NEC Develops Technology Enabling Gesture-Based Control of Information
Allows the control of information through a combination of user gestures and the display of images from a projector.
Tokyo, May 15, 2012 - NEC Corporation (NEC; TSE: 6701) announced today the development of an interactive technology that allows the control of information through a combination of user gestures and the display of images from a projector.
The newly-developed technology is controlled through the combination of a movable camera, which measures and recognizes three-dimensional shapes, and a compact image projector. In addition to enabling the gesture-based control of information between devices, without the use of an input device such as a remote control or mouse, images that facilitate input, such as a keyboard image, can be flexibly displayed in a wide range of locations. This results in natural interactions that are intuitive and allow users to easily see the effect of their actions.
The features of this newly-developed technology are described below.
1. Achieves intuitive operation by integrating gesture-based input and image projection A camera that measures three-dimensional shapes is used to recognize the movement and shape of the hands and fingers as control input. This means that tasks such as the movement of data between terminals and the control of devices can be performed without the use of an input device such as a remote control, mouse or keyboard. Further, images from the compact image projector that facilitate input, such as a keyboard or selected photo, can be projected onto a variety of surfaces such as a desk or a user's hand, achieving natural interaction where the results of operations are readily understood.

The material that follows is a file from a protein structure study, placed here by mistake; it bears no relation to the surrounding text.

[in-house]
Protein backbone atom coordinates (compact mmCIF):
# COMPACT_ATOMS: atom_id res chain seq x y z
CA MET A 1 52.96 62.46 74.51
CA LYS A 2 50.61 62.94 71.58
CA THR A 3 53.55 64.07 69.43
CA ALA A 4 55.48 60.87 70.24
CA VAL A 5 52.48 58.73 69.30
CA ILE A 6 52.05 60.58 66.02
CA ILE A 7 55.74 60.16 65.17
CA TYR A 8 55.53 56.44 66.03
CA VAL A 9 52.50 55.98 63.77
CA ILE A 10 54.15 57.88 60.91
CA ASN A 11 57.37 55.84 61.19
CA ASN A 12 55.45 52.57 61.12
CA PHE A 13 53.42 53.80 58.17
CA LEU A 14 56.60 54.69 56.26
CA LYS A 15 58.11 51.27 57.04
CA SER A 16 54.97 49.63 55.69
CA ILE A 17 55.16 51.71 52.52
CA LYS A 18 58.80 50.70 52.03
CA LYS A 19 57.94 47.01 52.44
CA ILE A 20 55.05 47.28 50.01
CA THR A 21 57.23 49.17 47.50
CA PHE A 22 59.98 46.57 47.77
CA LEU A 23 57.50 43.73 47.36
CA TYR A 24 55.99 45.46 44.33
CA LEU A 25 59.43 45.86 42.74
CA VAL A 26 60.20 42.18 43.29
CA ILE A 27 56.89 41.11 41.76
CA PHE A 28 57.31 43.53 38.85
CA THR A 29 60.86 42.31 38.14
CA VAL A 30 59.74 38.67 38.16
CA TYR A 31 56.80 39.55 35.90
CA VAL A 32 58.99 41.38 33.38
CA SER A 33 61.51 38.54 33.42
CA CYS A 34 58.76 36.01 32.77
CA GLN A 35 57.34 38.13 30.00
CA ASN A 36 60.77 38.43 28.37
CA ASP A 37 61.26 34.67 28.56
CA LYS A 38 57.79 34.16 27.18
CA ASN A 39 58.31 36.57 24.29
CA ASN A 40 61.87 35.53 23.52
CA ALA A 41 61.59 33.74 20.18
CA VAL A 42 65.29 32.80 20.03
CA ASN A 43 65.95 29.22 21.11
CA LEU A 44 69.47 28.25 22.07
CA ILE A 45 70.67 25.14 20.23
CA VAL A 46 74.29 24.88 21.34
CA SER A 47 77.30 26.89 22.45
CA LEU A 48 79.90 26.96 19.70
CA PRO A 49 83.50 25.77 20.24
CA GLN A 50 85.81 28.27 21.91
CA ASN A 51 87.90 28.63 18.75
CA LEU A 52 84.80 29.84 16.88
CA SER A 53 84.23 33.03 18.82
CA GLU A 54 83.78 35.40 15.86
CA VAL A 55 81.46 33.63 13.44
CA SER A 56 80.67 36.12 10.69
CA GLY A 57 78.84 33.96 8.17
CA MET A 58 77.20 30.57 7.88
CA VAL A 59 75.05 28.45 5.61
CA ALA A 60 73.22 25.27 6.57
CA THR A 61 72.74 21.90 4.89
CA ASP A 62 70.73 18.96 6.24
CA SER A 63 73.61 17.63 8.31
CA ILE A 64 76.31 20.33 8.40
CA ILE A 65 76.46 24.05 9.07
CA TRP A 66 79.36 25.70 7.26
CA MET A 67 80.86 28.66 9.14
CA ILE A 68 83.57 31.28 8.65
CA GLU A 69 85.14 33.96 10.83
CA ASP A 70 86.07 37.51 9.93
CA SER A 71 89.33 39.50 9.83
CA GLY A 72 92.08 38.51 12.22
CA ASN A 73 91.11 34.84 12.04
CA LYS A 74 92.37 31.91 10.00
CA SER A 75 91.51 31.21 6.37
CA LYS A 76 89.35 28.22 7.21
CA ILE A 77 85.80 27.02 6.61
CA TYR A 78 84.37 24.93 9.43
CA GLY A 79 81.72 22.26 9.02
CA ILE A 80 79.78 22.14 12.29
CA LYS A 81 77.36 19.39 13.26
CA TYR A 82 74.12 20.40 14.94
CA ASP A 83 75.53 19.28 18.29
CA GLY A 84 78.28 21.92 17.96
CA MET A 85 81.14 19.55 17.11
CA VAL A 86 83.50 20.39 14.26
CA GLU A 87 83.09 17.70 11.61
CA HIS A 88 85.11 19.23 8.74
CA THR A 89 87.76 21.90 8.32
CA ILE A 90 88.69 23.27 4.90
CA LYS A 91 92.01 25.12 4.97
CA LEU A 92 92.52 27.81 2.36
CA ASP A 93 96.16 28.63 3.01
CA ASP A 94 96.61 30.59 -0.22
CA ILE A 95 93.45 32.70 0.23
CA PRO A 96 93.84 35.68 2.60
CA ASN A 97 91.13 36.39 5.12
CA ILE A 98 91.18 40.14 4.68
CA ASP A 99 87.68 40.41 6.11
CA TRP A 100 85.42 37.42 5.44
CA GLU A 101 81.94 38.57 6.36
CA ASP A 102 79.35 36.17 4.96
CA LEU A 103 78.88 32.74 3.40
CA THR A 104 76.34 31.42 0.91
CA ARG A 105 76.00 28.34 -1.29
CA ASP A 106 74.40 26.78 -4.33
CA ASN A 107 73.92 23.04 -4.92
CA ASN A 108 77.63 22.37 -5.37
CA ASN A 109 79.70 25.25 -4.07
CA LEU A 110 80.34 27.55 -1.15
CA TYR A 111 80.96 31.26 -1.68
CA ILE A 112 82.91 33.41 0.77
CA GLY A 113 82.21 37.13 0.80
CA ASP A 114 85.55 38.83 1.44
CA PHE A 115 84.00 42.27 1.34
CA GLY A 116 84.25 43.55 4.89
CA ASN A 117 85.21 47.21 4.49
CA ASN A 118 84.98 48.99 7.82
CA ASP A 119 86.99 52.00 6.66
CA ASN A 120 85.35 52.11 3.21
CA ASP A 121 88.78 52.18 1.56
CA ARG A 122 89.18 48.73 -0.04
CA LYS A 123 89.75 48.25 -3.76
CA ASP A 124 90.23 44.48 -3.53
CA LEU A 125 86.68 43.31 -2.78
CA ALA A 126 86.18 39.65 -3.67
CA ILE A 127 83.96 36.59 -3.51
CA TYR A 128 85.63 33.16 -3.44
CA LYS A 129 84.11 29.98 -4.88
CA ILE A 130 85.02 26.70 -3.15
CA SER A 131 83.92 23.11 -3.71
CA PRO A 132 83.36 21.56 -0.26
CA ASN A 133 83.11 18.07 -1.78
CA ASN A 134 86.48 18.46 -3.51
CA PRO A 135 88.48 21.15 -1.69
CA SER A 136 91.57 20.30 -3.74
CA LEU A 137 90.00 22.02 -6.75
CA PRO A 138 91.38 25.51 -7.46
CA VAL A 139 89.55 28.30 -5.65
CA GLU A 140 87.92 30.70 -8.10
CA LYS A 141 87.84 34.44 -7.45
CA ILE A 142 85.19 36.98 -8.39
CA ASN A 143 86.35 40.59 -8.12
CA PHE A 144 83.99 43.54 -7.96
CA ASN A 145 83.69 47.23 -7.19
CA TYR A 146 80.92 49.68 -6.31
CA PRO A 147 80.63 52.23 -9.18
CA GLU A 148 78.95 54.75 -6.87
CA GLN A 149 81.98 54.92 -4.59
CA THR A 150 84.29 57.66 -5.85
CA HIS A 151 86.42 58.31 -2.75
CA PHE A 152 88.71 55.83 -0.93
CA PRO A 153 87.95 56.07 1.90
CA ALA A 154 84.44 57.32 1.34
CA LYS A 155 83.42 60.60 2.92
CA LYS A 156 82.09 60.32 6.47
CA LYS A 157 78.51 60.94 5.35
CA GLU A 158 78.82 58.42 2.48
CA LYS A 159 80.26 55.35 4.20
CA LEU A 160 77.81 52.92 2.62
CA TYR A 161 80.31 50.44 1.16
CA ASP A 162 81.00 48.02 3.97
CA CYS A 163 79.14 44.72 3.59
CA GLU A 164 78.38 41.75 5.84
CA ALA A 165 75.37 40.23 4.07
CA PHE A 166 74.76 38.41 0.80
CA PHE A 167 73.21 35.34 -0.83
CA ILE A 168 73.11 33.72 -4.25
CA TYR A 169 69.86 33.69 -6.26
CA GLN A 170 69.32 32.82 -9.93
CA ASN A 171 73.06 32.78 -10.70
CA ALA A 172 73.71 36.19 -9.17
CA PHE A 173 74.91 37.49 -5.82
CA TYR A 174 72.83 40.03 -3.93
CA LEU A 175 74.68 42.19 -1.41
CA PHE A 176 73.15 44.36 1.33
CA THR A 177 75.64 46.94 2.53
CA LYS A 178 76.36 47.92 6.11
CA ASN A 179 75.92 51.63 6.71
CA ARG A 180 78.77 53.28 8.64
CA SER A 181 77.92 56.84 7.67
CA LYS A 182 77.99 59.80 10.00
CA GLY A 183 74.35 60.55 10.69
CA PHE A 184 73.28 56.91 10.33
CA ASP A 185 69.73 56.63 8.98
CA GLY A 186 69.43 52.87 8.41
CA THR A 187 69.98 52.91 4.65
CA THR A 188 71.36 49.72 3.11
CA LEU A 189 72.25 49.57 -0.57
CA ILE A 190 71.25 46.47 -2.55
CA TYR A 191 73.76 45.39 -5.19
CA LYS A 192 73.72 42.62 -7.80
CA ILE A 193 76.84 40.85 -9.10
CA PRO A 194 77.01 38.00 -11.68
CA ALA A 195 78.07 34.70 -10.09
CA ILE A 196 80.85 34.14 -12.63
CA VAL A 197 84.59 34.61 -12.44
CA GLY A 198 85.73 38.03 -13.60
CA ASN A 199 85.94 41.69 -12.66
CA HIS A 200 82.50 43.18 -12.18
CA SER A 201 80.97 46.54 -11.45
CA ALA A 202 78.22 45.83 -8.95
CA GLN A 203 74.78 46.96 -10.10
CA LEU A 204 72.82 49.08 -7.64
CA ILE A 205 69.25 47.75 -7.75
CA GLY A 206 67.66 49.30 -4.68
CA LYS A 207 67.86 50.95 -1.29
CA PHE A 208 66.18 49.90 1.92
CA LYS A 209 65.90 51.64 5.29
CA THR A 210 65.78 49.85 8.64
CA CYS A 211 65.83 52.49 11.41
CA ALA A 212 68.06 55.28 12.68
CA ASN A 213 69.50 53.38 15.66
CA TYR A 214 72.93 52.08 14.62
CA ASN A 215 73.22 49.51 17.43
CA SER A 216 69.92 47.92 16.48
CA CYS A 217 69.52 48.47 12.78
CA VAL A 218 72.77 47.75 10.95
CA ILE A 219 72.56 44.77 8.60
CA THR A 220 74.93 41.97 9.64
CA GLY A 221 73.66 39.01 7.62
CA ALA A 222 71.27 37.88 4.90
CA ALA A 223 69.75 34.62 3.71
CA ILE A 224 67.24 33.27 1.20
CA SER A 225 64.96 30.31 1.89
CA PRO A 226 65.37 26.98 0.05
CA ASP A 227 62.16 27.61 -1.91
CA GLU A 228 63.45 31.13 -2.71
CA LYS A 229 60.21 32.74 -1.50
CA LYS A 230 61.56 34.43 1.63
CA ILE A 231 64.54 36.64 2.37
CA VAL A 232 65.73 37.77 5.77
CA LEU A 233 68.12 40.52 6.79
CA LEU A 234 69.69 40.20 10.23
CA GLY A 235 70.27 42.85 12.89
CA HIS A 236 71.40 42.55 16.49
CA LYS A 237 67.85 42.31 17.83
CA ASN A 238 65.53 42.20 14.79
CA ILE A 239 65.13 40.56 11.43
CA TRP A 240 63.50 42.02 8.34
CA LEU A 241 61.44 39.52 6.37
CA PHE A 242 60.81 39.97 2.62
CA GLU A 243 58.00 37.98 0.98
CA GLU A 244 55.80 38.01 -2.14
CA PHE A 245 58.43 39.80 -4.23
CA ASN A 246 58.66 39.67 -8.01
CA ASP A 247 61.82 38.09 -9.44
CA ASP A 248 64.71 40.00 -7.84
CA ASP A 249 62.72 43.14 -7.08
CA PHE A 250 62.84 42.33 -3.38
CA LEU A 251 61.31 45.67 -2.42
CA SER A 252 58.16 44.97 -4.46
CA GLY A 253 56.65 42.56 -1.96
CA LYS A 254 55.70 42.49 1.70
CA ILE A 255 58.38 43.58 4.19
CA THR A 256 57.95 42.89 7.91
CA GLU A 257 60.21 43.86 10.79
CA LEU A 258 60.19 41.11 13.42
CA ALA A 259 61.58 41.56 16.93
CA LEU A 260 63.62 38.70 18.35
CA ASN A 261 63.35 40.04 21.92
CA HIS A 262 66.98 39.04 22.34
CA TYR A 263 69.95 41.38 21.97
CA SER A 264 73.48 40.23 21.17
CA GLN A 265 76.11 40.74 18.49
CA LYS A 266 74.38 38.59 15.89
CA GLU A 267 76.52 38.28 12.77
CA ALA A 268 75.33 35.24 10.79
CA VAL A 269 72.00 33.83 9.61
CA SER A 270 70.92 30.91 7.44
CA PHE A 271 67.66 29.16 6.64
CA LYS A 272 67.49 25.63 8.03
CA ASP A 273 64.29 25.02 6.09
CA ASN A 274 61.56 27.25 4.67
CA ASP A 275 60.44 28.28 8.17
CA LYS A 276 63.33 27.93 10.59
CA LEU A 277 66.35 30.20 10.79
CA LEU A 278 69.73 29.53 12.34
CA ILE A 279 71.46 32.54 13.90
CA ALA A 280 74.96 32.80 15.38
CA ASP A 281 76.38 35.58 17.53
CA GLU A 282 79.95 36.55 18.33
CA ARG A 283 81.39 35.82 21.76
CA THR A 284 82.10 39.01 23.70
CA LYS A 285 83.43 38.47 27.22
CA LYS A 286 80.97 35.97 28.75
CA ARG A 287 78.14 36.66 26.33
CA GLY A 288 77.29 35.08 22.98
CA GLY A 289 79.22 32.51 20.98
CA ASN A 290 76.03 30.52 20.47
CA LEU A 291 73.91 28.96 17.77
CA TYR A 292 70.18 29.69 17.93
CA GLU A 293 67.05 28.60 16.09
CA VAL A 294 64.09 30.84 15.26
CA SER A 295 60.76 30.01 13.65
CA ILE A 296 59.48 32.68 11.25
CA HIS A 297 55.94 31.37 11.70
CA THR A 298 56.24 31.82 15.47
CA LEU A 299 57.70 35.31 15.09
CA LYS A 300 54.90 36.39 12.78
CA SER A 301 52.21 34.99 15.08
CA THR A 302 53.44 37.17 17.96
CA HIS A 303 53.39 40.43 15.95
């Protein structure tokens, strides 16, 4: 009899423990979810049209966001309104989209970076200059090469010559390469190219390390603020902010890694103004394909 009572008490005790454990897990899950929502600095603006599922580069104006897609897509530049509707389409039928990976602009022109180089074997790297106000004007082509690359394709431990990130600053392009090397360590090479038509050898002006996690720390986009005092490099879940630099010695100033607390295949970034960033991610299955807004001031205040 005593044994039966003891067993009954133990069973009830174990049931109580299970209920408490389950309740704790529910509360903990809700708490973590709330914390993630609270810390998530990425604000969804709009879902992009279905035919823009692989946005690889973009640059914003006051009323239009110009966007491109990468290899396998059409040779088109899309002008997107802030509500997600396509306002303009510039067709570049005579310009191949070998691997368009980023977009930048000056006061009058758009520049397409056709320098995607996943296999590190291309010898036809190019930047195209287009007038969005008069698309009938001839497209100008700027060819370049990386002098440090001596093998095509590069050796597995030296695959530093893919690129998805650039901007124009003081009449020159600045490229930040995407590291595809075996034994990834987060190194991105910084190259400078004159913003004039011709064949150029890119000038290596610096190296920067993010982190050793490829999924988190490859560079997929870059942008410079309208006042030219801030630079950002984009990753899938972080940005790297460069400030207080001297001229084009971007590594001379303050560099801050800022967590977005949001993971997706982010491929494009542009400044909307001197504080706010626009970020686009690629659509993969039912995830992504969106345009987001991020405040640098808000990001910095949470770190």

2. Achieves a wide range of high-precision control through a movable camera and projector The movable measurement camera and projector are controlled in an integrated fashion. As a result, high-precision input and images can be projected while tracking a user's gesture-based movements over a wide range. Additionally, the locations of multiple distant devices can be specified to enable control.
With the recent expansion of cloud-based services, information terminals have become increasingly diversified, ranging from PCs to smartphones and tablet devices. However, the presentation of information is limited to the displays on such devices, and operation needs to be performed with the use of an input device such as a remote control, mouse or touchscreen.
Using this technology, multiple devices can be controlled based on a user's movements, without the use of an input device, producing interfaces that boast more natural interaction. Looking ahead, NEC will also develop a range of applied technologies, such as the free gesture-based control of digital signage, and the operation of lights, air conditioners and other devices not equipped with displays.